Philippine relations with China and Taiwan were cautious in the 1990s. Manila's relations with Beijing were hostile in the 1950s and 1960s. The unspoken threat of Chinese aid to the New People's Army was ever present but never materialized. By contrast, the Filipino-Chinese business community had many connections with relatives and partners in Taiwan. Diplomatic relations between Manila and Beijing were opened in 1973. Since that time, the relationship has been correct but not warm.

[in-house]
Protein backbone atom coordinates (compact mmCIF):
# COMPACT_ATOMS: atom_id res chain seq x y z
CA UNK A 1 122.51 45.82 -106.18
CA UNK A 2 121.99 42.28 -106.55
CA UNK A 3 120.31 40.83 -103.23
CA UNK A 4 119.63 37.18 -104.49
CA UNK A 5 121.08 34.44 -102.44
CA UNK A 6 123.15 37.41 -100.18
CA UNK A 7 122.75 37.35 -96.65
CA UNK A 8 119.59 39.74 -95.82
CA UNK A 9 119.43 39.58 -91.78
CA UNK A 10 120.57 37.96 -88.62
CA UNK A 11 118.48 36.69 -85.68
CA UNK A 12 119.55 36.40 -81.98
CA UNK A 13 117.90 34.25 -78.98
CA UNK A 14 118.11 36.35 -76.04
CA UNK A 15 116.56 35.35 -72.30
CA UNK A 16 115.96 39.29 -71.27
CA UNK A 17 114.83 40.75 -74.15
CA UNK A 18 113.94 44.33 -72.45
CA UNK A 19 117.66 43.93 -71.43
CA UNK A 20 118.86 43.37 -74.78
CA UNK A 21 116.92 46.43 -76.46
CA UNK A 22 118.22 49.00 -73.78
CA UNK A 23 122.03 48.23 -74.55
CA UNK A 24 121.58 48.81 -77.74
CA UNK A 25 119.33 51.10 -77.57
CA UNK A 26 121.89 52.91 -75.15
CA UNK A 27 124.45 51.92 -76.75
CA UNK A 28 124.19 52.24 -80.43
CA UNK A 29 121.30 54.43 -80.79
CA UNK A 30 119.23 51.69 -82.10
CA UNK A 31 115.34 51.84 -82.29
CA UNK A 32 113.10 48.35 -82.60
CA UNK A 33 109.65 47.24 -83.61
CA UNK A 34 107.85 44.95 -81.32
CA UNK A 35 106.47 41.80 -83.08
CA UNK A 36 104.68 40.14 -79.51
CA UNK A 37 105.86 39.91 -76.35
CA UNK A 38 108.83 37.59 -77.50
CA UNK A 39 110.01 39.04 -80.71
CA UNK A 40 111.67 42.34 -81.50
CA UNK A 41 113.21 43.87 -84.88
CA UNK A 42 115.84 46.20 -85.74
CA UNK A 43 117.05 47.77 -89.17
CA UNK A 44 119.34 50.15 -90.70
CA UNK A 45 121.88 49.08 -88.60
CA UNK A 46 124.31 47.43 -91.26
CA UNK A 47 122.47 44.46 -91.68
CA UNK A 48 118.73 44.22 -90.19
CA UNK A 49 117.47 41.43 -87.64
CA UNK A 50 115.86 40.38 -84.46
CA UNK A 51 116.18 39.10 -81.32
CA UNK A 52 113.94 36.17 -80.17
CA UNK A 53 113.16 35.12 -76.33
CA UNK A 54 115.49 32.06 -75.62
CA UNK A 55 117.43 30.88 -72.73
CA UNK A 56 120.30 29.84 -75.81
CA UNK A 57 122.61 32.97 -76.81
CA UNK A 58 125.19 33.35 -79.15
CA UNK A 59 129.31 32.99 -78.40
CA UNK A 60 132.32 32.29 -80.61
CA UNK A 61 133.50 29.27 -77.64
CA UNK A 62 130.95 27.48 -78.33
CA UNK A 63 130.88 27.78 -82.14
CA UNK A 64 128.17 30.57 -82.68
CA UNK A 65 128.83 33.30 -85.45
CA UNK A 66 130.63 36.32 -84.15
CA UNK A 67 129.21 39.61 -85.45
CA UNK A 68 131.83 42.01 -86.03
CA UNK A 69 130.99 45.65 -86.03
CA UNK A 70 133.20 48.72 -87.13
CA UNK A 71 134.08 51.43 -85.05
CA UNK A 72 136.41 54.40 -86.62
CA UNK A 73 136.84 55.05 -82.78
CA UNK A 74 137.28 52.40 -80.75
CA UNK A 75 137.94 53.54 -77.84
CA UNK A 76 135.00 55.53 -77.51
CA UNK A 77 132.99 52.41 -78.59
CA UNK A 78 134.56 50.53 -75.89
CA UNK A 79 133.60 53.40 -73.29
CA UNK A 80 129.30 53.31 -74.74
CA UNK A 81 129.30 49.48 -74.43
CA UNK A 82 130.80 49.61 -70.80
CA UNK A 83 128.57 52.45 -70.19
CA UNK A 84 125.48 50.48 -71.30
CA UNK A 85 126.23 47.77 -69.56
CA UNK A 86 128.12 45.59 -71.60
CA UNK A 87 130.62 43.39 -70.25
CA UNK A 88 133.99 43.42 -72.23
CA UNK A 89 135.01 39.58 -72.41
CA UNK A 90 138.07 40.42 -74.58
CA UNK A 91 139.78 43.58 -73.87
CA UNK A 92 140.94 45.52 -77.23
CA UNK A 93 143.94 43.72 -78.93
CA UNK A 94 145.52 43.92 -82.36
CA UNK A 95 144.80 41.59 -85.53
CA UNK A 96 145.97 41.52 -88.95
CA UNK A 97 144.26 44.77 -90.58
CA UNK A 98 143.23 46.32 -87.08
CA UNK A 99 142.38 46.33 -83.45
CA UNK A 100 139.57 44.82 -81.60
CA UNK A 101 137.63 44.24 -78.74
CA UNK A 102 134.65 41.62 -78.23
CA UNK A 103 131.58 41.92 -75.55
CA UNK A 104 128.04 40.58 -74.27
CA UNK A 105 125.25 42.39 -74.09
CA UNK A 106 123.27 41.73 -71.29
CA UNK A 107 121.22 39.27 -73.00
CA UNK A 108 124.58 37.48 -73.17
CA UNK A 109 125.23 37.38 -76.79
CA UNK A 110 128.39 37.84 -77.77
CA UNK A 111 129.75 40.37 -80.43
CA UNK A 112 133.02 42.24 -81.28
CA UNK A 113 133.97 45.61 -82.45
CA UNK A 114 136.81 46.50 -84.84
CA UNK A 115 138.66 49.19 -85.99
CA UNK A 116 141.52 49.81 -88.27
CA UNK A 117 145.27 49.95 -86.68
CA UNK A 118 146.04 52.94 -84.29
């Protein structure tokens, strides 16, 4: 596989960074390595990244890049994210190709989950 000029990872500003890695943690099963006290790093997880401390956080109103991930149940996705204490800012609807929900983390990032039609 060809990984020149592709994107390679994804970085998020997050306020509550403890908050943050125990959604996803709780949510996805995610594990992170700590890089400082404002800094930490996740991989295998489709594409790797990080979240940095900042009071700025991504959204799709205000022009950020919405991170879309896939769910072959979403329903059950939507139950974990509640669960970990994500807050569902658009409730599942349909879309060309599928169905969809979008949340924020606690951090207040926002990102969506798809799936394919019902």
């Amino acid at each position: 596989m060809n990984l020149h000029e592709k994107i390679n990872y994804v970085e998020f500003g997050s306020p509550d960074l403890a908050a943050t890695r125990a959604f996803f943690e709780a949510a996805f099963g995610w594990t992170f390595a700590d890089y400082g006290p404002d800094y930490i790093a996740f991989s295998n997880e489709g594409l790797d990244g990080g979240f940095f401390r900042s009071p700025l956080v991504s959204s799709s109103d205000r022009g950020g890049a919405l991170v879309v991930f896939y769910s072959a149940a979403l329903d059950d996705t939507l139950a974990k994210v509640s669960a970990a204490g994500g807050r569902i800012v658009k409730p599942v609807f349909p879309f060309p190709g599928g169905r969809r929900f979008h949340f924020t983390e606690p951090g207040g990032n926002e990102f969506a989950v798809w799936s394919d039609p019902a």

In 1988 Aquino visited China, met with elder statesman Deng Xiaoping, and made a ceremonial pilgrimage to her ancestral home and temple in Fujian Province. The closer relationship fostered by that trip later dissipated because of Beijing's sensitivity to what was perceived as a Philippine bias in favor of Taiwan. A Philippine government spokesperson had inadvertently referred to a visiting delegation from Taiwan as representatives of "the Republic of China." The disclosure of a secret visit to Taiwan, made by the Philippine secretary of foreign affairs, Raul Manglapus, in October 1989, upset Beijing even more. In 1990 Aquino reaffirmed the Philippines' one-China policy, but she reserved the right to develop trade and economic ties with Taiwan. China, for its parts, has sought with limited success to conduct an "oil diplomacy" with the Philippines, a country completely dependent on imported oil. In December 1990 Aquino welcomed the Chinese premier, Li Peng, to Manila after earlier having suspended official contacts in the wake of the June 1989 violence around Beijing's Tiananmen Square.